Events in Plant Development

In the field, plant root systems and hydathodes appear most likely to internalize microorganisms. Plant roots are likely to internalize soil microbes because wounds form during root growth. The development of lateral roots in plants usually begins at the pericycle, which underlies the endodermis [18]. The endodermis is a tightly packed cell structure located several cell layers below the root surface. As the root tip forms and then emerges, it breaks through the endodermis and cortex creating an open wound, which is a frequent site for colonization by soilborne bacteria [1,12]. Even casual bacteria can grow in wounds created by the emergence of lateral roots. Escherichia coli O157:H7 internalized in lettuce apparently through the root system when the plants were fertilized with contaminated manure or irrigated with contaminated water [57]. In controlled studies with seedlings of several plant species grown in test tubes, strains of Salmonella enterica were able to colonize the lateral root emergence wounds and then colonize intercellular spaces in the interior of the root [12]. Certain bacterial types applied to these plantlets were observed in xylem vessels, whereas others were rarely found in such cells. All applied bacteria were observed in the cortex of the root. Populations of a known endophytic bacterium, Klebsiella pneumoniae, exceeding log 8.0 CFU/g fresh weight were found in the root system of seedling rice plants grown in test tubes [7]. Endophytic populations were successfully initiated by the inoculation of seedlings with as few as 1 CFU per seedling [12]. Whether populations multiplied on the rhizoplane prior to entering the plant or found sufficient nutrition to multiply totally inside plants could not be determined; however, endophytic populations were correlated with those on the rhizoplane.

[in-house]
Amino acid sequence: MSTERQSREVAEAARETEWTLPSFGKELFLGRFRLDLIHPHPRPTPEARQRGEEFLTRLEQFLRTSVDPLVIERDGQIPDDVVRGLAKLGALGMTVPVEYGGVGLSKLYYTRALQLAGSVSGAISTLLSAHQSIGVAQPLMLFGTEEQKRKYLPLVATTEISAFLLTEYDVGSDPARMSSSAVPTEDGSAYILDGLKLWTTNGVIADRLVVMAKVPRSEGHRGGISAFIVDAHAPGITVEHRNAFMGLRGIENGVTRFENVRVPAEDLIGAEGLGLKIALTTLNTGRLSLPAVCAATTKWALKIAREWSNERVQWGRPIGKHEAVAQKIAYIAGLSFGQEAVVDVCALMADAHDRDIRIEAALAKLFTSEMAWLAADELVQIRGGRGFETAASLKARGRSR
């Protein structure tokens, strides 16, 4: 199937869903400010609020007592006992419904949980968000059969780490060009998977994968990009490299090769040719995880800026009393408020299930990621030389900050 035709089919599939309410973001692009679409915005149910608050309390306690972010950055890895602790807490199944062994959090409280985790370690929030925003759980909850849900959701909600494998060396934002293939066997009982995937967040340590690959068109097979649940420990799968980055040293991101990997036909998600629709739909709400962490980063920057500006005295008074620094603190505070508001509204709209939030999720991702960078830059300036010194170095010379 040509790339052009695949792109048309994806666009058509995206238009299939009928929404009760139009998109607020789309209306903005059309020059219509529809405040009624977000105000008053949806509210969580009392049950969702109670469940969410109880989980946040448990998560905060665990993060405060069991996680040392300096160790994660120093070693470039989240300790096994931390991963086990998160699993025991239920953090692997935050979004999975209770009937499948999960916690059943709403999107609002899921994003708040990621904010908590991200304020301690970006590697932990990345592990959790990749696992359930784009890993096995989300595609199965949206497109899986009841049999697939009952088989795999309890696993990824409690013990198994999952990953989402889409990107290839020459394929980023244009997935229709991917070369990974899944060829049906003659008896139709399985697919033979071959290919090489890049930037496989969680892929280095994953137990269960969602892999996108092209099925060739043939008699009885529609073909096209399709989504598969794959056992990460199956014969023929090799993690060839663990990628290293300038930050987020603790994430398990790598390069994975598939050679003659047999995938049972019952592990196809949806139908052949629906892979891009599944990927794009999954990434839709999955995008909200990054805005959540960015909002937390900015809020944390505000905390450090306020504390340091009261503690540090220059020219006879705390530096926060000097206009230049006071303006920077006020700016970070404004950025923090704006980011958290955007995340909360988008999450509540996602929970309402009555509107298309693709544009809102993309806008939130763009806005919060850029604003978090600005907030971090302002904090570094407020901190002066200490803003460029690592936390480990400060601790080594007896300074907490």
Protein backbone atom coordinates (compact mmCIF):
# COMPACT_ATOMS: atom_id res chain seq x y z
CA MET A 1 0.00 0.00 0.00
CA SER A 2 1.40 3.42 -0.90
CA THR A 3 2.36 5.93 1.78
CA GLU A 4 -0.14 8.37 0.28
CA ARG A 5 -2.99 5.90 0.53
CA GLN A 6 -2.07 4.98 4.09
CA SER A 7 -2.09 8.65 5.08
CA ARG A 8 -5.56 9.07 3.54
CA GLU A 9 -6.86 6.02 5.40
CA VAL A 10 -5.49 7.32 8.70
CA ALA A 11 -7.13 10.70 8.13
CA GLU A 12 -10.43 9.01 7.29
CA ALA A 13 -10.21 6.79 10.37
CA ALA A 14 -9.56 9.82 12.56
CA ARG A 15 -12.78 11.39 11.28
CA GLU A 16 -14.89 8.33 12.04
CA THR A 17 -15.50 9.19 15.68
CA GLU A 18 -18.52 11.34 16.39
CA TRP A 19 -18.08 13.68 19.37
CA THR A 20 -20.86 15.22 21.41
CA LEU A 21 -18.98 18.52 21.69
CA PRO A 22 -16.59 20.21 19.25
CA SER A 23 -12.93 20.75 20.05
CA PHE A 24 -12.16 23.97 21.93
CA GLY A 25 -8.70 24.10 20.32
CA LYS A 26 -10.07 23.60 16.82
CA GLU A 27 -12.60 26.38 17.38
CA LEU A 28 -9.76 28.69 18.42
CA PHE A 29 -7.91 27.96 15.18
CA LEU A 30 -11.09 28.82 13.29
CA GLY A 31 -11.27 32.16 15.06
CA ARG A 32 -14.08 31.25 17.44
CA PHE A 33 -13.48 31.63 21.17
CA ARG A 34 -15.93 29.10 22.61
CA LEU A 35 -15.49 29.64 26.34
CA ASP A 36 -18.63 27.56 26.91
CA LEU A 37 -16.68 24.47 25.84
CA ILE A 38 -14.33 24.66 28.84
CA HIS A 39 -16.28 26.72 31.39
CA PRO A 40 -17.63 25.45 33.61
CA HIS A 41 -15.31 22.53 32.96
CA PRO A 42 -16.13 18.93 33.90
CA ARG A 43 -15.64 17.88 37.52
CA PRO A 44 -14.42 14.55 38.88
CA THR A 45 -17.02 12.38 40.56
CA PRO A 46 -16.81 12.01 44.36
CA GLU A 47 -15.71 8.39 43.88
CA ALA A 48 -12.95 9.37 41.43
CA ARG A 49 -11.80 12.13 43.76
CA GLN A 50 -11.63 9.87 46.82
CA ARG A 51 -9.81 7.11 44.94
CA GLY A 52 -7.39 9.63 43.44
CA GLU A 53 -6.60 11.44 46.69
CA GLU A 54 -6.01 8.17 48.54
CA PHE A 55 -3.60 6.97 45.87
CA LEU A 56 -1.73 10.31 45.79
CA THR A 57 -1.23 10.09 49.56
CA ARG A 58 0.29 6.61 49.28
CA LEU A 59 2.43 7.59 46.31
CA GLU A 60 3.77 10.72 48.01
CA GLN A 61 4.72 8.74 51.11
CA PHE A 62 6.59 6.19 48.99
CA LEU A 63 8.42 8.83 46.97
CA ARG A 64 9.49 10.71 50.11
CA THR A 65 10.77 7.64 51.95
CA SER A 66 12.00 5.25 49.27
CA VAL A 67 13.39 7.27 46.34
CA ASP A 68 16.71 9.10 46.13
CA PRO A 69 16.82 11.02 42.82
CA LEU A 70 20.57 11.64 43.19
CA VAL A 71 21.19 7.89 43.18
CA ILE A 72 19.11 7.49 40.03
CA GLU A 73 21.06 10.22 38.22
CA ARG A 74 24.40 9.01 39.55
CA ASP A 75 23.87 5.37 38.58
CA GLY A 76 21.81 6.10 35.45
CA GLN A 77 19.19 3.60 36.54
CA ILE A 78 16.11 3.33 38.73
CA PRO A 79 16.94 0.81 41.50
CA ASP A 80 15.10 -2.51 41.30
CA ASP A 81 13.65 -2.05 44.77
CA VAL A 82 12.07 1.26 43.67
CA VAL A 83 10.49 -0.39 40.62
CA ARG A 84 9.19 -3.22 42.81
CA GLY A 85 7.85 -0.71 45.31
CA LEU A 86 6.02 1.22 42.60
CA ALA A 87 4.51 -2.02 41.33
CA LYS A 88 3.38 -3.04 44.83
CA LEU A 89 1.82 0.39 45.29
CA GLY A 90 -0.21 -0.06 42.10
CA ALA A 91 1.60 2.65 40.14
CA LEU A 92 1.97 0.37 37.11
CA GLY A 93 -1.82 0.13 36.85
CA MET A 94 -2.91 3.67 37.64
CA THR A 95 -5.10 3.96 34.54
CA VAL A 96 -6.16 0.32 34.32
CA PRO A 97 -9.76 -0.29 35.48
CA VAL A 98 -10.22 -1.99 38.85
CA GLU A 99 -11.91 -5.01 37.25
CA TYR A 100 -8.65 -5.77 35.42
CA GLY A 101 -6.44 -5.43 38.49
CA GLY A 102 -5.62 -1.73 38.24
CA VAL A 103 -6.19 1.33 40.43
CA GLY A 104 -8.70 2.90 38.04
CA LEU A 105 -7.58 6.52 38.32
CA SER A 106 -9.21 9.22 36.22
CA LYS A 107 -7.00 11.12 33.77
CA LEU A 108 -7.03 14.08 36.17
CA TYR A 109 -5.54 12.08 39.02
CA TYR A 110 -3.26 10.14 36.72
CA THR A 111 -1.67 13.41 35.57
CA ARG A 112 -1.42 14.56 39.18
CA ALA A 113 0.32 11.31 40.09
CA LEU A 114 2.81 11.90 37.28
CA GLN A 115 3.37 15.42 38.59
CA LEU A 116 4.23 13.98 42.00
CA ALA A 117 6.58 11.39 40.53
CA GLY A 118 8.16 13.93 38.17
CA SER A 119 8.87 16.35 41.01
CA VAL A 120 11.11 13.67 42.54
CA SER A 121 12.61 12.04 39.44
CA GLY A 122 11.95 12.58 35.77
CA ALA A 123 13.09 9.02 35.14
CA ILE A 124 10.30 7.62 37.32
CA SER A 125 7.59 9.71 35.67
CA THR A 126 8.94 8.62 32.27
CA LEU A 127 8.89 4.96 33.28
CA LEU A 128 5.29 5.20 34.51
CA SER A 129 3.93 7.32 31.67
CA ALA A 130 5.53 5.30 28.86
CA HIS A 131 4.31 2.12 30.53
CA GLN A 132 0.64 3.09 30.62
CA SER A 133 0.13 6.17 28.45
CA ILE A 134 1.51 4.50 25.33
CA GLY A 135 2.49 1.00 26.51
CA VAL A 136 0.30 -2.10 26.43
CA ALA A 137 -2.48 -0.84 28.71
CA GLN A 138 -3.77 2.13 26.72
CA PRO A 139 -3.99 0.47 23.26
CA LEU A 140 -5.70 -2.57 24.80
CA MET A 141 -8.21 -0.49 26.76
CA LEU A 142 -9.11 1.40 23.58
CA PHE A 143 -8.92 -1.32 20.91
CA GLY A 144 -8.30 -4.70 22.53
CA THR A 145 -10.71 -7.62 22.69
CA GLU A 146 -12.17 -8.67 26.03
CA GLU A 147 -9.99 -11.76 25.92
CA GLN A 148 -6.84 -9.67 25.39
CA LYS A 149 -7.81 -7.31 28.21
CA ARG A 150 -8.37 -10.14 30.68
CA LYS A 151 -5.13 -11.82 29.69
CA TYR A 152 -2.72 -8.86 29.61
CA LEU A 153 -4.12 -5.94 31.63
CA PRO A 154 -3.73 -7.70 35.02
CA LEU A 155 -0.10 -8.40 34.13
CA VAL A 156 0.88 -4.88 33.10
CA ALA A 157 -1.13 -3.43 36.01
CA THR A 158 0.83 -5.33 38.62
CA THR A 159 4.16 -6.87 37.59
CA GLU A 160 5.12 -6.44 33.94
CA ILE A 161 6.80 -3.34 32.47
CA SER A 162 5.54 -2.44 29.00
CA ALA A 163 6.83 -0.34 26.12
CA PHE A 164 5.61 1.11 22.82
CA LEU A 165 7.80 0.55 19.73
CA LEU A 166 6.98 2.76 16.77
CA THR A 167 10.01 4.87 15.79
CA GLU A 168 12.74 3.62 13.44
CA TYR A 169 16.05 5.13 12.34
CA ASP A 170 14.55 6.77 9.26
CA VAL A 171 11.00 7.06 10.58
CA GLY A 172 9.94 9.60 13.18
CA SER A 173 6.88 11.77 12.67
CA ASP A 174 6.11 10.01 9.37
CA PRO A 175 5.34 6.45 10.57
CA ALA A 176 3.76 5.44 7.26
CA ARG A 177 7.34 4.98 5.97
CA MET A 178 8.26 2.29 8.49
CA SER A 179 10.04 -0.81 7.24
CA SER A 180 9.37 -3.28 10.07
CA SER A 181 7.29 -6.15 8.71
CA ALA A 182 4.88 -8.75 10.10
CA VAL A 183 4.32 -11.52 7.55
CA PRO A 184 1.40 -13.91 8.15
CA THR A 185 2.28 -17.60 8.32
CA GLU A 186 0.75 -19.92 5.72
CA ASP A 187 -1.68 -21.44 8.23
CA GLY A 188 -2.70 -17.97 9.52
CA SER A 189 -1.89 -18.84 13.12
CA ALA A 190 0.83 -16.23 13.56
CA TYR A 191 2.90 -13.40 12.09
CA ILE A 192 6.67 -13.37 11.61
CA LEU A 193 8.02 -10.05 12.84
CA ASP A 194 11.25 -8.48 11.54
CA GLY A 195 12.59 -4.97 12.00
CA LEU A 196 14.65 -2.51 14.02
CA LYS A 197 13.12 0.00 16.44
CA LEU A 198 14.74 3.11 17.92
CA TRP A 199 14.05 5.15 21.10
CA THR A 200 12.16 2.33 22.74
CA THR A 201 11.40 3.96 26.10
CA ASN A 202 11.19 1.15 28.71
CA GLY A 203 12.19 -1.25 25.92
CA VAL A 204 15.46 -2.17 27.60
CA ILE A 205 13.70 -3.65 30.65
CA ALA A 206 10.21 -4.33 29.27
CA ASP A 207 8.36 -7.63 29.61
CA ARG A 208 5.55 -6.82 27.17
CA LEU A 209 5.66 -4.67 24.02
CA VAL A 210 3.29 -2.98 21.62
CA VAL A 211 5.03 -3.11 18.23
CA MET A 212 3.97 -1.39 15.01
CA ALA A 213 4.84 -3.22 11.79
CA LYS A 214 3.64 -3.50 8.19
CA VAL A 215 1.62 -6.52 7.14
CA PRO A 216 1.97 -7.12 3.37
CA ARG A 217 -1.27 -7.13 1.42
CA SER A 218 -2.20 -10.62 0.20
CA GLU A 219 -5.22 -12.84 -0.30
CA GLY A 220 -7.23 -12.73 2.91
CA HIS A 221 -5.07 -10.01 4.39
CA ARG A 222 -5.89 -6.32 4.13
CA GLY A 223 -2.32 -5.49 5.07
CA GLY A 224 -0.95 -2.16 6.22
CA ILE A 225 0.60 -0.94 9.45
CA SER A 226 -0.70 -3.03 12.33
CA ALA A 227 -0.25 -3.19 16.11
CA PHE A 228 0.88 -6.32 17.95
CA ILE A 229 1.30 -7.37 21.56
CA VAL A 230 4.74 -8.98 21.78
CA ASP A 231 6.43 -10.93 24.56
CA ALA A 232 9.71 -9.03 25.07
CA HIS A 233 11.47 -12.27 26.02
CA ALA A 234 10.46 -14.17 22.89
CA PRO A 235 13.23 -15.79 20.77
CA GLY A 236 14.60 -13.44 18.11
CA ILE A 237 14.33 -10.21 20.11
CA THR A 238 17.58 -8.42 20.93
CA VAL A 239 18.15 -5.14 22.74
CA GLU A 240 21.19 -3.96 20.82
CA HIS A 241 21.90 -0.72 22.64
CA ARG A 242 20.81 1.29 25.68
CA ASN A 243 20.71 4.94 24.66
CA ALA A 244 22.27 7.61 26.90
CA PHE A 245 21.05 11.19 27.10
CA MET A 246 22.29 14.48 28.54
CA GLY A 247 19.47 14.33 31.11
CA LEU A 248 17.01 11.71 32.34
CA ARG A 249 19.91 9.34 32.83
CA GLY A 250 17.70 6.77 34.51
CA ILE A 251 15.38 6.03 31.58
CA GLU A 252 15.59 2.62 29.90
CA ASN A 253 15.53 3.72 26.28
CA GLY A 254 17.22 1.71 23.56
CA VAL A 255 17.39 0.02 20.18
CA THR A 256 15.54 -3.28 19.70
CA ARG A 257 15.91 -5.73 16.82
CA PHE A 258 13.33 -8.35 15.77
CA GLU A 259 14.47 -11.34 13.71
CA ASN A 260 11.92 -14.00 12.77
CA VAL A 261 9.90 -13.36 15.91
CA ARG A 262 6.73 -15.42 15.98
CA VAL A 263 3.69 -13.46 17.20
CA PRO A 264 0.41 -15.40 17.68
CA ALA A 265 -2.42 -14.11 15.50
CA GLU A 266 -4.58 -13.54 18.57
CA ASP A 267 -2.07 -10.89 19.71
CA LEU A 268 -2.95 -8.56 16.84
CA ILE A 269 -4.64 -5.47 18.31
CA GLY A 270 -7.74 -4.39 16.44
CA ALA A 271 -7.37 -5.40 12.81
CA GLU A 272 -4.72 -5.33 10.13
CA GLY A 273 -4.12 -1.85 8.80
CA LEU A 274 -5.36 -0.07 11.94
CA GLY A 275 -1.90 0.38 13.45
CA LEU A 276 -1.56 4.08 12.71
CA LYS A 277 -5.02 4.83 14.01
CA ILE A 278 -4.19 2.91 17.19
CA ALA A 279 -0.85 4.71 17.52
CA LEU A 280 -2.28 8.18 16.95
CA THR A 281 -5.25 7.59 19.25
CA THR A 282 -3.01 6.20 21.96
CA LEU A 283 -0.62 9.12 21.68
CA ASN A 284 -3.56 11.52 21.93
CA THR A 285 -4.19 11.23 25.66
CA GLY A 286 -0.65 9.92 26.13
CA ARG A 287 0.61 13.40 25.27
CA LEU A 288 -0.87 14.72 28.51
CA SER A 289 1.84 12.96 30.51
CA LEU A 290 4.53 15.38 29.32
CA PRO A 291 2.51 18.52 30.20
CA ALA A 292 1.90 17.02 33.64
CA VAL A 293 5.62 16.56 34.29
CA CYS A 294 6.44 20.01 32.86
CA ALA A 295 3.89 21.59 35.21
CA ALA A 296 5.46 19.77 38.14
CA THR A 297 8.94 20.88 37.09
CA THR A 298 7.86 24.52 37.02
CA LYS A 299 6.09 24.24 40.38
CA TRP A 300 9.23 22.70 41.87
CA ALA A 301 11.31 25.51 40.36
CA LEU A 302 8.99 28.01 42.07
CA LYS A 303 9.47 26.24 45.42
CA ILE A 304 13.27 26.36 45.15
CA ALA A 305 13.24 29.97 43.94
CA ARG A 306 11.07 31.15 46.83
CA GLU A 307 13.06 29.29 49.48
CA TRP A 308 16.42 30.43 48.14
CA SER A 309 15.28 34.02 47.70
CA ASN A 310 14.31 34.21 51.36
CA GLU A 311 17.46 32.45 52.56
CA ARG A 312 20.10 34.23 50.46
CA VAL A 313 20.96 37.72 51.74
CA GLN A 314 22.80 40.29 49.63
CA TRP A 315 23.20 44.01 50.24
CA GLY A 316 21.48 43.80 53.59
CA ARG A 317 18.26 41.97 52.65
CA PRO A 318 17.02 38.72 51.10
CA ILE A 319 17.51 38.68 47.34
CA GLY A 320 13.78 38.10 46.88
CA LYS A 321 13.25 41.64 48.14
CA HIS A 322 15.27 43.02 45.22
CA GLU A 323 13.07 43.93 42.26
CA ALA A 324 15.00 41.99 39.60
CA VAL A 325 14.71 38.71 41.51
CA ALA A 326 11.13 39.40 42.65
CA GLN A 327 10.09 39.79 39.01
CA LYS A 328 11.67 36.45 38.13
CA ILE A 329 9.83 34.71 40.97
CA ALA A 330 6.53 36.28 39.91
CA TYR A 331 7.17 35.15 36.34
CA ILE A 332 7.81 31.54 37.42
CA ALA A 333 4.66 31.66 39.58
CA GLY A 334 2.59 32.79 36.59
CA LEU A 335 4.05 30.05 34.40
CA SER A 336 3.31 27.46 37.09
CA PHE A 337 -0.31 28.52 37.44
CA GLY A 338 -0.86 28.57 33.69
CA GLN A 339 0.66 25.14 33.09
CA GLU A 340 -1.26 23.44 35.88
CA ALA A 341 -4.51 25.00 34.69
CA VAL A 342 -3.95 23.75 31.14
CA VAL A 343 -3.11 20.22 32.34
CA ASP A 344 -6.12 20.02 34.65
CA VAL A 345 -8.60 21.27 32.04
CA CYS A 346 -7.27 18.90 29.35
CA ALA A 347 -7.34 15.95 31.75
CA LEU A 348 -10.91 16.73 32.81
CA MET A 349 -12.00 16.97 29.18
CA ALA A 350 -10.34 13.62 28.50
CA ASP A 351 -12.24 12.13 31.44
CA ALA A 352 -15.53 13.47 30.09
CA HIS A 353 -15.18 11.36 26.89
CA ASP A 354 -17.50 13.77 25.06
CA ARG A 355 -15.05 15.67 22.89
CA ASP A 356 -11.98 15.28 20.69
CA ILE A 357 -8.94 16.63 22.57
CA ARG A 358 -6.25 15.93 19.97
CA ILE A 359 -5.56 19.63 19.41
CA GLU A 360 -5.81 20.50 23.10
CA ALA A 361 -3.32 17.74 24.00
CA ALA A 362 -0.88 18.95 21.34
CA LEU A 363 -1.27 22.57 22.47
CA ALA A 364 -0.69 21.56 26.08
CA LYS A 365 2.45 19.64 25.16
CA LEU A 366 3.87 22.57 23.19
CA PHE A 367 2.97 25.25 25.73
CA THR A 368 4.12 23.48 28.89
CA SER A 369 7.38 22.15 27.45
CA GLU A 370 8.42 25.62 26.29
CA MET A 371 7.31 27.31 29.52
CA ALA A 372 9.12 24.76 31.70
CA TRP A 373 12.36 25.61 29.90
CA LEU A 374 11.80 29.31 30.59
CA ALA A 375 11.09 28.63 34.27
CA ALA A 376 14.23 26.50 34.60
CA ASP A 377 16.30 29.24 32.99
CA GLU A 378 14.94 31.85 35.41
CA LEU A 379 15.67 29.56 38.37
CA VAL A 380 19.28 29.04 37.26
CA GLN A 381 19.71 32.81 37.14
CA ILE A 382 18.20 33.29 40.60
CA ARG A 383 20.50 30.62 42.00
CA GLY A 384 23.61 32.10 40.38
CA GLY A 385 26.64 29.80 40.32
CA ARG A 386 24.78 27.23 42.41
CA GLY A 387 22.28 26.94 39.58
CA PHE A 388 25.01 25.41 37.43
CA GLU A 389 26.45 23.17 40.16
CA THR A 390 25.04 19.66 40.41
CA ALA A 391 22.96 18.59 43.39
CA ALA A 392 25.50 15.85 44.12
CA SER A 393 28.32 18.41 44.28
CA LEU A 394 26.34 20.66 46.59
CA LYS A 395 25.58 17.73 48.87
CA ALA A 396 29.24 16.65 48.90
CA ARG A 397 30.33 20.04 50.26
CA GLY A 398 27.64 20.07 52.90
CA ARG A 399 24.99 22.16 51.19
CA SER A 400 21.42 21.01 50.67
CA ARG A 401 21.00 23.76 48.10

The soilborne, bacterial wilt pathogen Ralstonia solanacearum (Pseudomonas solanacearum) was observed to penetrate tobacco roots through epidermal cells that were damaged by lateral root emergence [58]. After penetration, the bacteria moved intercellularly in the cortex. The entrance of bacteria into xylem vessels appeared to occur where the endodermis was not fully developed or as a consequence of hypertrophy of xylem parenchyma cells, which appeared to disrupt young xylem vessels.

Growth cracks in plant surfaces during maturation processes could, at least temporarily, provide microbe internalization sites. Wide temperature changes, rainfall, the planting of crack-susceptible cultivars, and fertilization programs featuring high nitrogen and low potash have been associated with growth cracks in tomatoes [59]. Growth cracks in tomato fruit surfaces are a frequent site of microbial attack and predispose the fruit to pre- and postharvest decay [60]. Such cracks could enable internalization of a wide range of microorganisms. Many other crops have cultivars designated as crack resistant. In any fresh fruit or vegetable, the development of cracks or punctures in surfaces leading up to harvest, at harvest, or after harvest could enable various microbes to internalize. While most plant organs with growth cracks are culled during the packing process, items with minor cracks or punctures could be shunted to fresh-cut processing and lead to a contaminated product. Alternatively, microbes could internalize in plant organs that naturally crack during development such as cantaloupes [18].

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